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Fortinet acquires Meru Networks for a blend of security, Wi-Fi

Fortinet's acquisition of Wi-Fi vendor Meru networks gives the security vendor the tools to compete with Cisco and HP in the enterprise wireless LAN market

Fortinet's acquisition of Wi-Fi equipment maker Meru Networks catapults the network security vendor into competition with Cisco and Hewlett-Packard in the hot wireless LAN market.

Fortinet, based in Sunnyvale, Calif., announced the $44 million deal this week. Wireless companies have become acquisition targets as enterprises turn to Wi-Fi networks to support the shift in computing from PCs to mobile devices.

Fortinet plans to use its security technology to make Meru's products a stronger competitor against Cisco and HP, which also have security portfolios. Cisco bought cloud-based wireless network maker Meraki in 2012 for $1.2 billion while HP acquired rival Aruba Networks this year for $2.7 billion.

"This [acquisition] brings a new aspect of competition because now you'll be able to unify wireless access and security," said Nemertes Research analyst Matthew Craig.

In acquiring Meru, Fortinet gets its wireless cloud controllers, access points and software-defined networking (SDN) software. Meru's SDN technology is based on specifications developed by the Open Networking Foundation, and helps to manage wireless networks and provision devices.

Meru's products will fill out Fortinet's wireless LAN technology, which include access points integrated with security appliances. "Fortinet didn't really have a control piece for wireless, it was just kind of added into their security platform," said Craig.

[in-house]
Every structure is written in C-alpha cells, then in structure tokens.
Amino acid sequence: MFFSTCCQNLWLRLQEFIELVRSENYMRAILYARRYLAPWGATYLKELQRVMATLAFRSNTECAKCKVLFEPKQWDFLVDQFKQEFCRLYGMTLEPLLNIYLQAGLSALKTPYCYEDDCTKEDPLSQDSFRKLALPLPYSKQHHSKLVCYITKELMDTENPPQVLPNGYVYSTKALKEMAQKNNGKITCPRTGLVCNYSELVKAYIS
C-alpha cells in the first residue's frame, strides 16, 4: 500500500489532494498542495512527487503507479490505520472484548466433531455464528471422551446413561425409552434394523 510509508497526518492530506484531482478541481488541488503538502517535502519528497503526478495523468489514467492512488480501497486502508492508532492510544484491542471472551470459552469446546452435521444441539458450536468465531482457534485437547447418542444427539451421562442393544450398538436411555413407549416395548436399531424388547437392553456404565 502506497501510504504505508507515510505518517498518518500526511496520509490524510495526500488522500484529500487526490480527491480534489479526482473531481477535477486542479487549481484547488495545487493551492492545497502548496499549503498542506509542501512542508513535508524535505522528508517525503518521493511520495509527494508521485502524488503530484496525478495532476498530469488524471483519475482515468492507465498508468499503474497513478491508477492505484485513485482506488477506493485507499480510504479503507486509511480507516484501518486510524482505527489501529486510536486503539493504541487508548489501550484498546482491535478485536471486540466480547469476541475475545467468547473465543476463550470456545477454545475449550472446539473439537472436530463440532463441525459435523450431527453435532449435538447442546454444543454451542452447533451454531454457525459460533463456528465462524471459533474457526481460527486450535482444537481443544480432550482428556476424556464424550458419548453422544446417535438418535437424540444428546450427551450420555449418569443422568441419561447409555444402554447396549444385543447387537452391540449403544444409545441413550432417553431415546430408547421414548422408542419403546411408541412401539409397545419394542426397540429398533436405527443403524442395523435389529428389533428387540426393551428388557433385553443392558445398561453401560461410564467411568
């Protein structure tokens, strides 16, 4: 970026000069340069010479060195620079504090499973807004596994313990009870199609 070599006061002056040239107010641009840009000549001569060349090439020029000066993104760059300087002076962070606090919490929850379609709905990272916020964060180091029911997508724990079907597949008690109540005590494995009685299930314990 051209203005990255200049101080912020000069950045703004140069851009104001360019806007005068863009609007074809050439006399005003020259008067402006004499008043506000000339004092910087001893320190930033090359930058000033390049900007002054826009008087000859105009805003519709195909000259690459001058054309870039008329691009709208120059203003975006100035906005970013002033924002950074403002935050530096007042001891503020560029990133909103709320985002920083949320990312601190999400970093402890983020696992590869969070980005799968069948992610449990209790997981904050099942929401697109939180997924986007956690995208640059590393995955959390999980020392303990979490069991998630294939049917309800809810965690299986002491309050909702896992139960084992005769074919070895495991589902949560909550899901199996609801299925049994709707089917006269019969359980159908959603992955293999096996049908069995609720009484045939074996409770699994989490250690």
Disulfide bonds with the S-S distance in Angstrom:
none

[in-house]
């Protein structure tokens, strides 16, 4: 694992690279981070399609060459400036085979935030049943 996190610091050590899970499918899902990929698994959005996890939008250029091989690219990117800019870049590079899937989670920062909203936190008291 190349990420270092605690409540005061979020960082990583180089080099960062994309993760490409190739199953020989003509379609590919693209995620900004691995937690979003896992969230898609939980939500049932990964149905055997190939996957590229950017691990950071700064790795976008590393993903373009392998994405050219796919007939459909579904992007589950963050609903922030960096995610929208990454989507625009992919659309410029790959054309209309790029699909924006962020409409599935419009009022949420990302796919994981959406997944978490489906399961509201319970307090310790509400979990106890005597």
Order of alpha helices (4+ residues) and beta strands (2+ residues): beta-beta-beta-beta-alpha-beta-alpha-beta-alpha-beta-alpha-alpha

Meru customer optimistic

Bellarmine College Preparatory is a Meru customer. The private high school, which has used Fortinet firewalls in the past, is optimistic about the acquisition, said Chris Carey, technology director at the school.

Unlike Meru, Fortinet's Wi-Fi products weren't competitive in the education space. With the acquisition, Fortinet could position Meru's cloud-based Wi-Fi XPress product against Cisco Meraki, Carey said.

"Fortinet might be targeting the SDN sauce that Meru has been cooking up to help it expand in that growing space even further," he said.

Meru's technology is known for its single-channel architecture that allows the network, not the client, to decide which access points to roam between. A single-channel approach could also be a good fit for a secure wireless portfolio, Craig said. That's because this architecture is useful for environments that see a lot of guest devices, like healthcare and education, that need to be managed.

Along with the acquisition news, Fortinet announced FortiGuard Mobile, a subscription-based security service for protecting mobile devices from cyber threats. The product will be available in the third quarter, which is when the Meru acquisition is expected to close.

Let us know what you think about the story; email: Gina Narcisi, senior news writer and follow @GeeNarcisi on Twitter.

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